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  • Danny BuntinDecember 18, 2012 - 7:02 pm

    Their might be chaos CD, but it will be on a personal level with most. No hating because the man with the biggest hat tells you to hate. The usual chaos over commerce will always be there, so we will still send children to fight for the wealthy.

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  • All Staged Attacks?December 18, 2012 - 8:57 pm

    911 was an inside job.....Oklahoma the Federal Building was an inside job, with McVeigh set up as the patsy, his bomb could not have caused that much damage, there were other bombs preplanted in the Federal Building...The Aurora shooting was staged, this one probably was also. These staged shootings are part of a PsyOps program........Consider that all major countries have developed sophisticated PSYOPS programs such as those described below. Consider also that governments sometimes use PSYOPS technology to deceive their own people in order to achieve certain military or strategic objectives. Learn about Operation Northwoods as one powerful example. If you want to avoid being deceived and to be informed of how public opinion is sometimes manipulated by government, read the below article and explore our Mind Control Information Center. By informing ourselves and spreading the word, we can and will build a brighter future for us all. google...Psychological Operations (PSYOPS) Described in Washington Post***********http://www.wanttoknow.info/060123psyops......or google Preparation for Martial Law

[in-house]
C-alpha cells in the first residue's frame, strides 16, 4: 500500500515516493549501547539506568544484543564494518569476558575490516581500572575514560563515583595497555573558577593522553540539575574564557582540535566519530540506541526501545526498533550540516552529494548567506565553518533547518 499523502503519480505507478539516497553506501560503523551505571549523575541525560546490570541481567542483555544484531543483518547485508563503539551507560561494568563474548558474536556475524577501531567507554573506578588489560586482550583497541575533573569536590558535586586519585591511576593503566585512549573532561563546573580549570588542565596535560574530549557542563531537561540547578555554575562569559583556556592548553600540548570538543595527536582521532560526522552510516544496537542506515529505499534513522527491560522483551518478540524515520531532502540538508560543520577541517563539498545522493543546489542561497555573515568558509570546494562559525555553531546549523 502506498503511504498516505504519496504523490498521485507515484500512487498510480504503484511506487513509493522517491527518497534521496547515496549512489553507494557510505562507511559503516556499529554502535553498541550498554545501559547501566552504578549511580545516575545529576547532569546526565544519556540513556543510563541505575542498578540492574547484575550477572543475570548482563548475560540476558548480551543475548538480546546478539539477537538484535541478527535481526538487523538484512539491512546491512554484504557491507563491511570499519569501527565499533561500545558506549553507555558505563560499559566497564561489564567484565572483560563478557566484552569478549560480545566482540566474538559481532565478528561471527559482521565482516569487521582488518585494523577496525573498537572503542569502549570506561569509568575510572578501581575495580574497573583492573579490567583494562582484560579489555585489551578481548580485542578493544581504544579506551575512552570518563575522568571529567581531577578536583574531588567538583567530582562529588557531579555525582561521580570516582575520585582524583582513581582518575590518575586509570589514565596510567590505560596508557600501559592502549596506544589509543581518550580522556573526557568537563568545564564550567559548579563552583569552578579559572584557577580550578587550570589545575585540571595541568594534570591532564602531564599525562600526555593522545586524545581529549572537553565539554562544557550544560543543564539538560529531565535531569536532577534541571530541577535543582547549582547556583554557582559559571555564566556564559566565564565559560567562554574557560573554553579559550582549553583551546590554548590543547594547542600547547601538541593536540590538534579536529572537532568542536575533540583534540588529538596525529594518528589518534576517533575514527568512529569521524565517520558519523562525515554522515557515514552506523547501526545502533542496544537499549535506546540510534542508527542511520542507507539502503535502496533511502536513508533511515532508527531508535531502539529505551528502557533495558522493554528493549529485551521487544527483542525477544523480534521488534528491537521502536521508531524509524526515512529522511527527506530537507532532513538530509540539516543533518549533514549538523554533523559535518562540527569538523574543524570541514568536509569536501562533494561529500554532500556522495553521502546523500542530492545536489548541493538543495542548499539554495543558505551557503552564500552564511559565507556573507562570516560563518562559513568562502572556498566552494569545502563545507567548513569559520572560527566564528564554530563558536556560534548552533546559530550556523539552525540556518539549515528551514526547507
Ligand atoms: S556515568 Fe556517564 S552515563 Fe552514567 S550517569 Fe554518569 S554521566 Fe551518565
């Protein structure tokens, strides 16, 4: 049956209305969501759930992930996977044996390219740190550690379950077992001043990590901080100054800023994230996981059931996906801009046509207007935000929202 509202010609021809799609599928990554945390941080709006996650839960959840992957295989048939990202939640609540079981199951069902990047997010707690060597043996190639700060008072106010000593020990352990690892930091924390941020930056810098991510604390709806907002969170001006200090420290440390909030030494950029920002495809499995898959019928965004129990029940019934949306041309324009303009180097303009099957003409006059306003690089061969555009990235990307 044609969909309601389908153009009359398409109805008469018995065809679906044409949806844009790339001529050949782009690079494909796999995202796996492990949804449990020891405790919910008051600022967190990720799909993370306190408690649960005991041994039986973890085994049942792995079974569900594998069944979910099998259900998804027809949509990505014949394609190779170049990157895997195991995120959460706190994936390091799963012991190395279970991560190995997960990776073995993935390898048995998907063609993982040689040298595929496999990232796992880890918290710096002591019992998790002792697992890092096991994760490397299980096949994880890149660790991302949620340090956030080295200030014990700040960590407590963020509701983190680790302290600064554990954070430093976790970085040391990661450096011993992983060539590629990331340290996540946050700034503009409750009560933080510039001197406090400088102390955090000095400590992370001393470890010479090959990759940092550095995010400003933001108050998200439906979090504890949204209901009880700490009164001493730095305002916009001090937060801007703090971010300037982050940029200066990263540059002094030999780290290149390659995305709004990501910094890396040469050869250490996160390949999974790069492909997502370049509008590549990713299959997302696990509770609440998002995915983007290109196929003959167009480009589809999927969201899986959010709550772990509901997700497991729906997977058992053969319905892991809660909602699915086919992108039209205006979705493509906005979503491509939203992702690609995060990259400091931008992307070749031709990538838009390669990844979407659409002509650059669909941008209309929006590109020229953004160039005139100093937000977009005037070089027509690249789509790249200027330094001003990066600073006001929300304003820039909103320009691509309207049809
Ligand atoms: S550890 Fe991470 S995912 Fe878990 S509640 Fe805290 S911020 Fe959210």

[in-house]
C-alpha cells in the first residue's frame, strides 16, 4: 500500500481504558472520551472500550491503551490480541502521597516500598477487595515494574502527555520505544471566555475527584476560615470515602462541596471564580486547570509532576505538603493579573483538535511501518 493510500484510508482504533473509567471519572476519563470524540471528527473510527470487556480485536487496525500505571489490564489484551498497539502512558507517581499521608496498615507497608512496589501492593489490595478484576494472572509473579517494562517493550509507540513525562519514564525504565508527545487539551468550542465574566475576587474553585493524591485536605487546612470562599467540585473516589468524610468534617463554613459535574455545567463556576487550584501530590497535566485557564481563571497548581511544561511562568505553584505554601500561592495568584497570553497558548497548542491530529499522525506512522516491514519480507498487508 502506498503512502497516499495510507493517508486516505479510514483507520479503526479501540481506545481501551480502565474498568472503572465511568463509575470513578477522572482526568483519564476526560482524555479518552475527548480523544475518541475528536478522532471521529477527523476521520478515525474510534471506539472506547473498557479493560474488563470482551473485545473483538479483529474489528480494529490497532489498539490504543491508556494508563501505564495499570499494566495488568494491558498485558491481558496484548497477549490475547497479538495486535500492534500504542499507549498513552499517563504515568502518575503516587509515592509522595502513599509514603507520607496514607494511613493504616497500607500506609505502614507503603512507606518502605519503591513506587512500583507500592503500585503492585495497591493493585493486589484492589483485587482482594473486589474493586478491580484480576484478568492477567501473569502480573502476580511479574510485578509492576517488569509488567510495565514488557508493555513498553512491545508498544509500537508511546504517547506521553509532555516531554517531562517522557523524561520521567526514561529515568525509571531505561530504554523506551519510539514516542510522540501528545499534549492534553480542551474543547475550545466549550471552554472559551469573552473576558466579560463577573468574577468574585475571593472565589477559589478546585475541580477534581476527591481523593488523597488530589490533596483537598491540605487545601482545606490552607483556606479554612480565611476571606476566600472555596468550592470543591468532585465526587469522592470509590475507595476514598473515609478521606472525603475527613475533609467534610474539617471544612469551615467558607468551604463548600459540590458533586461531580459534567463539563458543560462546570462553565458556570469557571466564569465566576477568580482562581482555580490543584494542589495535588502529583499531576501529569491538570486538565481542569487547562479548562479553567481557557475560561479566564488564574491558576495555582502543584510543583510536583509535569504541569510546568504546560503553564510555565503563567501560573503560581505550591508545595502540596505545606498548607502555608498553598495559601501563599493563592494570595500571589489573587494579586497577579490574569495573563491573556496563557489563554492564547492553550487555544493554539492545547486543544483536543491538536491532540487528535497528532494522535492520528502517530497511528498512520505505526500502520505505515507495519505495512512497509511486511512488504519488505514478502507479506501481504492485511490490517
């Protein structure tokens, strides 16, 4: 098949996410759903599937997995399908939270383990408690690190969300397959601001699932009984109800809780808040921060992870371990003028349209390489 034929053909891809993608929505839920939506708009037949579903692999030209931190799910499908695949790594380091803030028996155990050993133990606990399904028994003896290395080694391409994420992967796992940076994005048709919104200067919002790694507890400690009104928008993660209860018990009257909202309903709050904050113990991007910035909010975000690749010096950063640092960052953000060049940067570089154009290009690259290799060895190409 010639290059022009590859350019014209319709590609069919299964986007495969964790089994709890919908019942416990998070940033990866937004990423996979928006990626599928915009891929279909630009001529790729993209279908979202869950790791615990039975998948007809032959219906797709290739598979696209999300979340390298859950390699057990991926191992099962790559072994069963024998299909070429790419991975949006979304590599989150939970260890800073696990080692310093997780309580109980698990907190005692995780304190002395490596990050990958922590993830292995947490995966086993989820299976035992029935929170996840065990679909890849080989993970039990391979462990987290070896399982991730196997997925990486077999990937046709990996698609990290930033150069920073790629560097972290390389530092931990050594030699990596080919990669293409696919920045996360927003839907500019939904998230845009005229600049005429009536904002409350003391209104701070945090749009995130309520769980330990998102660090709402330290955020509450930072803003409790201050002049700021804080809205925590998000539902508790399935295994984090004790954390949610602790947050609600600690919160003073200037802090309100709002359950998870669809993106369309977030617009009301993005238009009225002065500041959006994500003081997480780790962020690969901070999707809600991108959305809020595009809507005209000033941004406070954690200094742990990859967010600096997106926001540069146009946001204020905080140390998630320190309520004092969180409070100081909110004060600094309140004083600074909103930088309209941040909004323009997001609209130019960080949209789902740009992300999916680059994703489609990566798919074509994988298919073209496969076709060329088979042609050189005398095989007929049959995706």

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  • Danny BuntinDecember 18, 2012 - 10:00 pm

    The documentary "The Century of the Self" is a great history of the last 100 years on how to approach dealing with people through psychological philosophy, carried out by business and government. It should be on youtube, if you are interested.

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  • rlw895December 19, 2012 - 3:57 pm

    IF we are going to be a nation that sanctifies the right to bear arms despite ever-growing advances in personal armament, then we need to do something to avert senseless shootings like this and to prepare ourselves for the consequences when our efforts have fallen short. I prefer we become a nation that does not sanctify the right to bear arms so much. But realistically, we’re not likely to change. So we need to do something else. We need to change the gun culture much like we changed the smoking culture. It takes patience and understanding, but in the end, it will get finished by a strong hand.